He pounded the gas again, thrusting the car into the bodies awash in the headlights’ yellow glow.  More vibrations, more sickening noises. He turns up the radio’s volume, blasting the white noise to drown out the sounds.

Again he shifted into reverse and accelerated. And again he shifted into drive, this time closing his eyes so he wouldn’t have to watch the gore. Even though these things wanted to eat him, they were human at one point. Sons and daughters. Brothers and sisters. Parents. At some point in time, they all wanted to make it to the next day like him. He already had enough human blood on his hands, so he didn’t want to watch more spill across the parking lot and the car. But when he closed his eyes, his mind returned to the hallway, to the dying boy mouthing the word “help” over and over.

Reverse. Wheels grinded bones and bodies. Drive. More bones and more bodies. Rickett repeated the process over and over until he was able to break free.

Once he broke through the outer layer of the hive, he turned off the static and maneuvered through the parking lot as well as he could, given that he didn’t know his way around the campus and the thick smoke obscured his vision. Rickett’s anxiety and urge to escape accentuated every bump, and when he turned, pops and clicks from the front wheel well echoed like thunder in his ears. He should’ve known the car couldn’t handle running over numerous bodies, but he didn’t have a choice. The car was his only way out, but he was worried his getaway vehicle wouldn’t get him very far.

Rickett did his best to weave through the lighter patches of smoke when he felt like he was on an open road. He didn’t know how many more creatures inhabited the smoke or if any of the local militia were lurking in the night beyond the fires.

After a few turns, Rickett entered a thick patch of smoke, spotting the glow of fire to his right. He slowed down to a crawl, unsure of where the road ended on each side of him. The world outside the car was smoke and fire, orange and ash.

Suddenly, silhouettes appeared to his left and he knew what they were by their shambling movements. If the biters were on his left, and the fires were on his right, he knew he needed to be on the other side of the flames. He remembered the fences of fire from the trip into Lincoln, how they contained the biters.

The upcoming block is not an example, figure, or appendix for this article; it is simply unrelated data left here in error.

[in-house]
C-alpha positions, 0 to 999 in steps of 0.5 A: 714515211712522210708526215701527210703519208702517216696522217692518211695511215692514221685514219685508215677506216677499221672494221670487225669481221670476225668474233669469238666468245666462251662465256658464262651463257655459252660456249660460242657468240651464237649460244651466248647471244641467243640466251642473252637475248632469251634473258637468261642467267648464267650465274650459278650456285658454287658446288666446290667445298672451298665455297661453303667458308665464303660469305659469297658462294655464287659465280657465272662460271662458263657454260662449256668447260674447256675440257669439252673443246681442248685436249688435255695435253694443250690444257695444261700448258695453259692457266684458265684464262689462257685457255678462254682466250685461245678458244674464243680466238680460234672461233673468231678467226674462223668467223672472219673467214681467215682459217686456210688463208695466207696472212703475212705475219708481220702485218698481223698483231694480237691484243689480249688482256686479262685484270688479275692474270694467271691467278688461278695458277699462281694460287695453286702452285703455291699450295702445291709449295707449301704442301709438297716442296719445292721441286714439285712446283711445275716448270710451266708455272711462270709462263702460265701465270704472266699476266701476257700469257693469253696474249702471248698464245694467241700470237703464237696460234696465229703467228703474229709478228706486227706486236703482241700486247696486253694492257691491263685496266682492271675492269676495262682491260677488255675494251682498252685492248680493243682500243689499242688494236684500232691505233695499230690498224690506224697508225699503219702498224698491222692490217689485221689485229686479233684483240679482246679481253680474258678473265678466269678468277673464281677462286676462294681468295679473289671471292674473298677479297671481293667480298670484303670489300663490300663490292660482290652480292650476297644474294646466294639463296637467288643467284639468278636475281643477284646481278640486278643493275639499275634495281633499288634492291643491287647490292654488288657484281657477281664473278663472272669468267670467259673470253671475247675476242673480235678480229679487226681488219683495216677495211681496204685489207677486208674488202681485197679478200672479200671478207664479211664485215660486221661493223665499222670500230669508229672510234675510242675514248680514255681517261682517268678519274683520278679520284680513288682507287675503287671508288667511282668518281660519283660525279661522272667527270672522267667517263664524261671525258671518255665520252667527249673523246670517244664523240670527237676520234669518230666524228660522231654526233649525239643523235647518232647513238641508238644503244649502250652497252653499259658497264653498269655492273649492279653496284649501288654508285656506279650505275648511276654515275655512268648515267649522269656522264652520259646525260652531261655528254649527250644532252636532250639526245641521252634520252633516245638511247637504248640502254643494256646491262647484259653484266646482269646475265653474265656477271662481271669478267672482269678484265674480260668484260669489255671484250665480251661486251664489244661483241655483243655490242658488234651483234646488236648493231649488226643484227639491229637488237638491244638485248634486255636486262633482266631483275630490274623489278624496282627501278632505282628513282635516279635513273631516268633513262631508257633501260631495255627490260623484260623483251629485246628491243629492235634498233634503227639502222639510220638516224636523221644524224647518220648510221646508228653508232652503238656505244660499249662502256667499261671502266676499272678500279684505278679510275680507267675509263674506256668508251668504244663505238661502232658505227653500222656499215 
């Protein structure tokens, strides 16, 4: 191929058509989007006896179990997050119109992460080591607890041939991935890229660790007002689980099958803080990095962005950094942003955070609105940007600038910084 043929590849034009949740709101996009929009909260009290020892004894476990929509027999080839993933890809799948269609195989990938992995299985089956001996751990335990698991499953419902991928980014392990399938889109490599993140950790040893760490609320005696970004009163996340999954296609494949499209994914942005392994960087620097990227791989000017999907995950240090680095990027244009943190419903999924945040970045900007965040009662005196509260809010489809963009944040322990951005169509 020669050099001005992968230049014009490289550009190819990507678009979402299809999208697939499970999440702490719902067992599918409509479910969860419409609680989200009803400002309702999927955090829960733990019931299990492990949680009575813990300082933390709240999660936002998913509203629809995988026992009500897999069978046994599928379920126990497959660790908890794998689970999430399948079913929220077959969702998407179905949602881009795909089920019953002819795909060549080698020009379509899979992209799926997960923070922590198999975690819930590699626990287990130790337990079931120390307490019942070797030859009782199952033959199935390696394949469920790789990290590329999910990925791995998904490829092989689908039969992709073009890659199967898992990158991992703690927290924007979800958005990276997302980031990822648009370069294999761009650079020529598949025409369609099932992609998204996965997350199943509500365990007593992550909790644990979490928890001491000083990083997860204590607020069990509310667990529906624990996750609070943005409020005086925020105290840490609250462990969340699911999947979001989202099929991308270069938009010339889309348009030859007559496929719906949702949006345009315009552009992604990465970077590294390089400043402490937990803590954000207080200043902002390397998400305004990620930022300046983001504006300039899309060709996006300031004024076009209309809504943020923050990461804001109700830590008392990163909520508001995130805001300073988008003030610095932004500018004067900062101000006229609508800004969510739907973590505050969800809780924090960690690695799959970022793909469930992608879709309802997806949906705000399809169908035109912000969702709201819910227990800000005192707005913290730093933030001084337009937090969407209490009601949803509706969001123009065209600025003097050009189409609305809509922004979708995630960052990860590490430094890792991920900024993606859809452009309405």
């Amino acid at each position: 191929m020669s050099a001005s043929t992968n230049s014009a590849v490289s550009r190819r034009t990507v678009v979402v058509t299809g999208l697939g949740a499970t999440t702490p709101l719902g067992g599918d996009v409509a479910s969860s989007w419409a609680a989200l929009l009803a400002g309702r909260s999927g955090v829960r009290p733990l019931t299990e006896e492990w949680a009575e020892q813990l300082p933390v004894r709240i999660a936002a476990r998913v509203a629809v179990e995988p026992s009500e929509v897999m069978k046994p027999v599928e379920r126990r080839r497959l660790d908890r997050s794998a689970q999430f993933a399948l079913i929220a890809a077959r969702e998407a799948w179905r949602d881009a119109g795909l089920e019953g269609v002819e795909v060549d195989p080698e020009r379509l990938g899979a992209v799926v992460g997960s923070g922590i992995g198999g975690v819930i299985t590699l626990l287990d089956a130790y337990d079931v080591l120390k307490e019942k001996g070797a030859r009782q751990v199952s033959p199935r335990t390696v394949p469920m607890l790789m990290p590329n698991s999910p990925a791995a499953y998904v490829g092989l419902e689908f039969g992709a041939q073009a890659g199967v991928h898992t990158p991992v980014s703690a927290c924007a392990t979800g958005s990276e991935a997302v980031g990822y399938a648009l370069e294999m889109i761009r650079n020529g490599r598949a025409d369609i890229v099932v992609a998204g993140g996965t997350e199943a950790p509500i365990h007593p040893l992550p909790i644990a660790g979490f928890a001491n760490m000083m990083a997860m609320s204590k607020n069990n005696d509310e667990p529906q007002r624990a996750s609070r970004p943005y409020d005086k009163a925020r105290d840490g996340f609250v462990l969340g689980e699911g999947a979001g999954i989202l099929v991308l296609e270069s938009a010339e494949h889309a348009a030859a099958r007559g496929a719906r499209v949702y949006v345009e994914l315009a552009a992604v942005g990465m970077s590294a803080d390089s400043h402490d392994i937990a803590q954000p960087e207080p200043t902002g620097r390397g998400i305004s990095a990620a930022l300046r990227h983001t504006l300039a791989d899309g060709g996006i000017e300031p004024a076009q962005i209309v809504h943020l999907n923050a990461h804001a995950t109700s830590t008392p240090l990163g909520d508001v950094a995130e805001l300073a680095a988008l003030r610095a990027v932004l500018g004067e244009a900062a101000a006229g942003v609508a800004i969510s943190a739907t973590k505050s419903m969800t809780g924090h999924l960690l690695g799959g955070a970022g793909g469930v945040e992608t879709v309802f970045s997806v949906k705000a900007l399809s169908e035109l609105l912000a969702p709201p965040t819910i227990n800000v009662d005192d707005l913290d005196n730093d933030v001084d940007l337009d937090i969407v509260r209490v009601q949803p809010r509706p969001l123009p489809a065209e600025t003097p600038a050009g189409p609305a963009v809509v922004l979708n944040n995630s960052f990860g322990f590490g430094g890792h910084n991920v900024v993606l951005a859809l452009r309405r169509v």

He sped up a bit, closer to ten miles per hour, hoping to accelerate his escape. The smoke thinned before Rickett came upon a crudely made barrier that had yet to burn. Orange construction barrels with reflectors showed bright in the headlights. The barrels, along with a mixture of wood and chain link fencing, stood between him, the fires, and the hive of biters. He could chance driving through it, but the car had sustained a good bit of damage already, as had Rickett. He didn’t need to take any more hits to the body; he would need to keep what strength he had left. Have to keep moving, old man, as Benny would say.

He cut the engine and pulled the keys from the ignition. He shook them around in his hand as he considered his next move. On the ring was a small silver tennis racket, a potential keepsake for Addison, but for Rickett, these keys were the only thing he had left to remember his purpose: to keep fighting like the boys had. To keep searching. He closed his hand and shoved the keys into his pocket before grabbing the revolver and bat.

Rickett breathed deeply. No more cowardice. Guilt and rage and anger and hate are all fine, but no more cowardice. Gavin and Benny didn’t know shit about guns or surviving, but they pushed on. And so will I.

Rickett opened the door, and with weapons in hand, he approached the poorly built but stable barrier. It was about shoulder high, and he scaled it with ease. He looked back briefly, wondering if and when the biters would eventually overtake the barrier and escape this particular containment area. He thought about all the bodies left behind, both human and biter. Yes, there is guilt and anger, and that’s human. To be human is all that’s left, and I won’t let the world take that from me.

He turned away from the college campus and entered into the night, this time with a renewed sense of purpose, similar to that of the bees, the biters: sustained forward motion.